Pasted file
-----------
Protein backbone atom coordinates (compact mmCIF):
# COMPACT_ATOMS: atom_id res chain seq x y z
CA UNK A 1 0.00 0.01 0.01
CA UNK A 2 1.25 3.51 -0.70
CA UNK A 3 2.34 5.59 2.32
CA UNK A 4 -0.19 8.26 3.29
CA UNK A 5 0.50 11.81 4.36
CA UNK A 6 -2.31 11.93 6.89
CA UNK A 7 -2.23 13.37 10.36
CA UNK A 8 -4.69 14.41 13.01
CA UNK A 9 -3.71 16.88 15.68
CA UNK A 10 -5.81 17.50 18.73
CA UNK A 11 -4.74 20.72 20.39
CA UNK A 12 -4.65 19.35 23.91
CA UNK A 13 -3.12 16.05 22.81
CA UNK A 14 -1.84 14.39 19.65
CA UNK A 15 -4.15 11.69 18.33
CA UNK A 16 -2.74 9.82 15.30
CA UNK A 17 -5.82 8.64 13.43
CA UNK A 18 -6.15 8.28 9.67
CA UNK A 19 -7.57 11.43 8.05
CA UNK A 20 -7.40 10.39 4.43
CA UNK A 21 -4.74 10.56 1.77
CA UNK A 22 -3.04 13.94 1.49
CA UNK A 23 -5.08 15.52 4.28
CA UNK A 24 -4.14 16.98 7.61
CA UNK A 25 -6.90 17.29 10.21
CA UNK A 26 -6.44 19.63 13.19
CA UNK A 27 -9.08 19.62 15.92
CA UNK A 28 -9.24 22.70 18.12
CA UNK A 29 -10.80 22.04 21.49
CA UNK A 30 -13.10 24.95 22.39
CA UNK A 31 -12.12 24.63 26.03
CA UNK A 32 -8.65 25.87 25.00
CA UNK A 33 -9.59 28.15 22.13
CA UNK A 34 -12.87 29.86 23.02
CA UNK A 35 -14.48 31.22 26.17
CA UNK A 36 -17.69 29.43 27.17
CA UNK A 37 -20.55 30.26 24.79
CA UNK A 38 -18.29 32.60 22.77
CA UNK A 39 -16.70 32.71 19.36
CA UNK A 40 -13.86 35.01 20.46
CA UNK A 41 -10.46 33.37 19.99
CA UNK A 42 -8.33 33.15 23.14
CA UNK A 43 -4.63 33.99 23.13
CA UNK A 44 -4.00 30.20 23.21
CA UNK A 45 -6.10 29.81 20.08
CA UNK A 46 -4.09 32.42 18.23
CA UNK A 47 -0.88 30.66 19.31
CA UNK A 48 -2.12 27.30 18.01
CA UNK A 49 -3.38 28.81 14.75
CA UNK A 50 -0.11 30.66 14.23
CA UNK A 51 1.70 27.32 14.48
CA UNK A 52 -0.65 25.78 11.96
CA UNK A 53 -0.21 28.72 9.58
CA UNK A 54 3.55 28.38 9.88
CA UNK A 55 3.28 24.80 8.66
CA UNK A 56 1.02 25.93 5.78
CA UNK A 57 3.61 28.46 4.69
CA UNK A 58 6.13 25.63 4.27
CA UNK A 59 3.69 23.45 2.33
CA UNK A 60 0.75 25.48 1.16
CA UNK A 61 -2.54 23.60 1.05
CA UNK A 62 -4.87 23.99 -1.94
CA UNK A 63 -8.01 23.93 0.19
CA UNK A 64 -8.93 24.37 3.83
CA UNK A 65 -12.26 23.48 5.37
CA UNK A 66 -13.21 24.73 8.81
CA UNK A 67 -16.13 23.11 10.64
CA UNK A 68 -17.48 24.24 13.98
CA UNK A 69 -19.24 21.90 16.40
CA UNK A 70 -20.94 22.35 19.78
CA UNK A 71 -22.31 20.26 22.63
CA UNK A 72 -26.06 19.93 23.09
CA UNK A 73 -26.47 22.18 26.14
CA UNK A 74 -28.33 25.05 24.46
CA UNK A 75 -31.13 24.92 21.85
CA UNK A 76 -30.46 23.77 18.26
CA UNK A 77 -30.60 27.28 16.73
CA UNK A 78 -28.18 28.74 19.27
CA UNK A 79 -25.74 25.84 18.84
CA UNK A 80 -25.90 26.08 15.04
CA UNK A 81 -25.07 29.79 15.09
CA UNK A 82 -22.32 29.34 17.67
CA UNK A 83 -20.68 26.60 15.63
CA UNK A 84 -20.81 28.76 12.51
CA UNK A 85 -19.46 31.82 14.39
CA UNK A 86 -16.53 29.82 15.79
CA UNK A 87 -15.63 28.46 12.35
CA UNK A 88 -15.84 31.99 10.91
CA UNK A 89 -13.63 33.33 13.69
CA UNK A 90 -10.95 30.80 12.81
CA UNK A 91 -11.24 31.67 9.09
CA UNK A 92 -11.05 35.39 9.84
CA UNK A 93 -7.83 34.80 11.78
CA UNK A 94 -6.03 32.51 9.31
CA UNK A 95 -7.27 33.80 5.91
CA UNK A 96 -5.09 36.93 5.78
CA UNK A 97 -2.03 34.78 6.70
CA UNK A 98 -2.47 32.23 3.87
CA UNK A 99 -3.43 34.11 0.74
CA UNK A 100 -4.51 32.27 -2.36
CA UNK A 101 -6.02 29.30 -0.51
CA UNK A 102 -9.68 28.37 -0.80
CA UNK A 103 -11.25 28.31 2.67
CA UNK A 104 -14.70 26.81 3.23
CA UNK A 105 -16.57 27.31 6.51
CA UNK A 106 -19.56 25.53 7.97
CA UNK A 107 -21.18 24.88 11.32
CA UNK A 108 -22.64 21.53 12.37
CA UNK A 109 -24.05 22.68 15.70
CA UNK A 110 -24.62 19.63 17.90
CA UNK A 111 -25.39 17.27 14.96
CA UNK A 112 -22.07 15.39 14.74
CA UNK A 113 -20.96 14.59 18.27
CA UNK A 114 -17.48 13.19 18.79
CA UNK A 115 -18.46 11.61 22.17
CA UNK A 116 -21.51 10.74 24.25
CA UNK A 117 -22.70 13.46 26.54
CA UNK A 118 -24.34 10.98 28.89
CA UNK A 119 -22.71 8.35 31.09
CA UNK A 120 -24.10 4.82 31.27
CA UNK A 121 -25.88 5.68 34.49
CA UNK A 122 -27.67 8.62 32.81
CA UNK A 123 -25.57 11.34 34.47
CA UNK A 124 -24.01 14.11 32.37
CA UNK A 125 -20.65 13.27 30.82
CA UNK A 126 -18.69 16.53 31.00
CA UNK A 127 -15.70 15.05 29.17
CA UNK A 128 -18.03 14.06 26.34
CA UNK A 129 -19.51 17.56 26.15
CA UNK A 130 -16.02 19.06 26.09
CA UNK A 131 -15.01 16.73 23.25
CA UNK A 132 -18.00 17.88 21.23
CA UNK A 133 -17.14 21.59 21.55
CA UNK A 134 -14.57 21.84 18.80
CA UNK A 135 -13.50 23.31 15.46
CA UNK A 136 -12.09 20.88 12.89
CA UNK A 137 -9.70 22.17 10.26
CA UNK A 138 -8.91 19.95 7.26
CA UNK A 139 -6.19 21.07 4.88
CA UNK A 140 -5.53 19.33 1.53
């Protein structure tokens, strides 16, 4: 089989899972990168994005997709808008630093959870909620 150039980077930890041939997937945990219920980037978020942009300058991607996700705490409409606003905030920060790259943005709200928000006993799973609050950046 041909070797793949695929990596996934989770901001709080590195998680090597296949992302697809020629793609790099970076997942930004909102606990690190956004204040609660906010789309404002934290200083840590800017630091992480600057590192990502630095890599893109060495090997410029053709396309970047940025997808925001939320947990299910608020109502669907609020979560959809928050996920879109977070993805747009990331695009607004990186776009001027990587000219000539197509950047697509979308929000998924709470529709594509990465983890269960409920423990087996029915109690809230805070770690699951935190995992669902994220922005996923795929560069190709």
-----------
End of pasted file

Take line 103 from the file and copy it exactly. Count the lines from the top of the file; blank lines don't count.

CA UNK A 101 -6.02 29.30 -0.51